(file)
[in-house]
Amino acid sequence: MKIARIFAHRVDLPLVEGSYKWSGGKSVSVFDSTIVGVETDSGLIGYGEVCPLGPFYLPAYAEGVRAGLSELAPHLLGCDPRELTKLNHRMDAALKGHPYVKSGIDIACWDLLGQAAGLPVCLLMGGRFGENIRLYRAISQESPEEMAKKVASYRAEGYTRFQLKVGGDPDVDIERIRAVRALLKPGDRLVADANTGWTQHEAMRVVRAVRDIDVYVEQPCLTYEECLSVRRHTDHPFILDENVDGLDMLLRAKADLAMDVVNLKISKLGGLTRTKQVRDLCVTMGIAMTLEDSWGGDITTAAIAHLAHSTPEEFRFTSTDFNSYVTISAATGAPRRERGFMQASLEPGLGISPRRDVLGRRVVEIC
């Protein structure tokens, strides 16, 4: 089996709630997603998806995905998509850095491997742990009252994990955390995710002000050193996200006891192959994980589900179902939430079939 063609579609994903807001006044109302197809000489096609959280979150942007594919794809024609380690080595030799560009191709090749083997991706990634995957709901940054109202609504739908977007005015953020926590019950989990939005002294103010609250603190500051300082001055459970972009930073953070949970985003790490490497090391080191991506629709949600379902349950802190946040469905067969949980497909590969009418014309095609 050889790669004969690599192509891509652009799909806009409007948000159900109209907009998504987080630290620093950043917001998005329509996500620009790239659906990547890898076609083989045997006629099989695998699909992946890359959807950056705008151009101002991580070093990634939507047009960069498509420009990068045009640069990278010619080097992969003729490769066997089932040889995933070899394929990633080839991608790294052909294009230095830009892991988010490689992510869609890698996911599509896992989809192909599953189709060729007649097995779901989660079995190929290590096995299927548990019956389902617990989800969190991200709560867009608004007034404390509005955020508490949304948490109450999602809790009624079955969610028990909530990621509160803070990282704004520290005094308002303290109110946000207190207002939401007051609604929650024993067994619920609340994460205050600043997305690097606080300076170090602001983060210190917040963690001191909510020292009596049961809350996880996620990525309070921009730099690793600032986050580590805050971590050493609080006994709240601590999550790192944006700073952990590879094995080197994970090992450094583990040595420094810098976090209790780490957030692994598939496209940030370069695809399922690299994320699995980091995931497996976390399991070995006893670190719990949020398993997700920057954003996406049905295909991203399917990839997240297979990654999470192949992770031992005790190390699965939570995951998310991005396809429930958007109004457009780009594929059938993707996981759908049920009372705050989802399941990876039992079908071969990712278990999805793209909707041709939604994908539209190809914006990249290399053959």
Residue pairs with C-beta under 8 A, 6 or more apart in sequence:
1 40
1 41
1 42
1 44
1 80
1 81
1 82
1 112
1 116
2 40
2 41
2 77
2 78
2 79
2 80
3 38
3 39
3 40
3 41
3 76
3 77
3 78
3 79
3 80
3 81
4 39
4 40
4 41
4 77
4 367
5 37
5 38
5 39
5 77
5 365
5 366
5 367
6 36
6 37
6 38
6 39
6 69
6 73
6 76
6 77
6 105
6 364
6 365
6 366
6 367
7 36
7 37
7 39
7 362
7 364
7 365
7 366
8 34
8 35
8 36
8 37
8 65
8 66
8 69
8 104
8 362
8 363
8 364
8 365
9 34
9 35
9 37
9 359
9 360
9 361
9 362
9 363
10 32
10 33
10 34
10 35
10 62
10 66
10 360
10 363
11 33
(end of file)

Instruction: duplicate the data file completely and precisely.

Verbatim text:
[in-house]
Amino acid sequence: MKIARIFAHRVDLPLVEGSYKWSGGKSVSVFDSTIVGVETDSGLIGYGEVCPLGPFYLPAYAEGVRAGLSELAPHLLGCDPRELTKLNHRMDAALKGHPYVKSGIDIACWDLLGQAAGLPVCLLMGGRFGENIRLYRAISQESPEEMAKKVASYRAEGYTRFQLKVGGDPDVDIERIRAVRALLKPGDRLVADANTGWTQHEAMRVVRAVRDIDVYVEQPCLTYEECLSVRRHTDHPFILDENVDGLDMLLRAKADLAMDVVNLKISKLGGLTRTKQVRDLCVTMGIAMTLEDSWGGDITTAAIAHLAHSTPEEFRFTSTDFNSYVTISAATGAPRRERGFMQASLEPGLGISPRRDVLGRRVVEIC
């Protein structure tokens, strides 16, 4: 089996709630997603998806995905998509850095491997742990009252994990955390995710002000050193996200006891192959994980589900179902939430079939 063609579609994903807001006044109302197809000489096609959280979150942007594919794809024609380690080595030799560009191709090749083997991706990634995957709901940054109202609504739908977007005015953020926590019950989990939005002294103010609250603190500051300082001055459970972009930073953070949970985003790490490497090391080191991506629709949600379902349950802190946040469905067969949980497909590969009418014309095609 050889790669004969690599192509891509652009799909806009409007948000159900109209907009998504987080630290620093950043917001998005329509996500620009790239659906990547890898076609083989045997006629099989695998699909992946890359959807950056705008151009101002991580070093990634939507047009960069498509420009990068045009640069990278010619080097992969003729490769066997089932040889995933070899394929990633080839991608790294052909294009230095830009892991988010490689992510869609890698996911599509896992989809192909599953189709060729007649097995779901989660079995190929290590096995299927548990019956389902617990989800969190991200709560867009608004007034404390509005955020508490949304948490109450999602809790009624079955969610028990909530990621509160803070990282704004520290005094308002303290109110946000207190207002939401007051609604929650024993067994619920609340994460205050600043997305690097606080300076170090602001983060210190917040963690001191909510020292009596049961809350996880996620990525309070921009730099690793600032986050580590805050971590050493609080006994709240601590999550790192944006700073952990590879094995080197994970090992450094583990040595420094810098976090209790780490957030692994598939496209940030370069695809399922690299994320699995980091995931497996976390399991070995006893670190719990949020398993997700920057954003996406049905295909991203399917990839997240297979990654999470192949992770031992005790190390699965939570995951998310991005396809429930958007109004457009780009594929059938993707996981759908049920009372705050989802399941990876039992079908071969990712278990999805793209909707041709939604994908539209190809914006990249290399053959």
Residue pairs with C-beta under 8 A, 6 or more apart in sequence:
1 40
1 41
1 42
1 44
1 80
1 81
1 82
1 112
1 116
2 40
2 41
2 77
2 78
2 79
2 80
3 38
3 39
3 40
3 41
3 76
3 77
3 78
3 79
3 80
3 81
4 39
4 40
4 41
4 77
4 367
5 37
5 38
5 39
5 77
5 365
5 366
5 367
6 36
6 37
6 38
6 39
6 69
6 73
6 76
6 77
6 105
6 364
6 365
6 366
6 367
7 36
7 37
7 39
7 362
7 364
7 365
7 366
8 34
8 35
8 36
8 37
8 65
8 66
8 69
8 104
8 362
8 363
8 364
8 365
9 34
9 35
9 37
9 359
9 360
9 361
9 362
9 363
10 32
10 33
10 34
10 35
10 62
10 66
10 360
10 363
11 33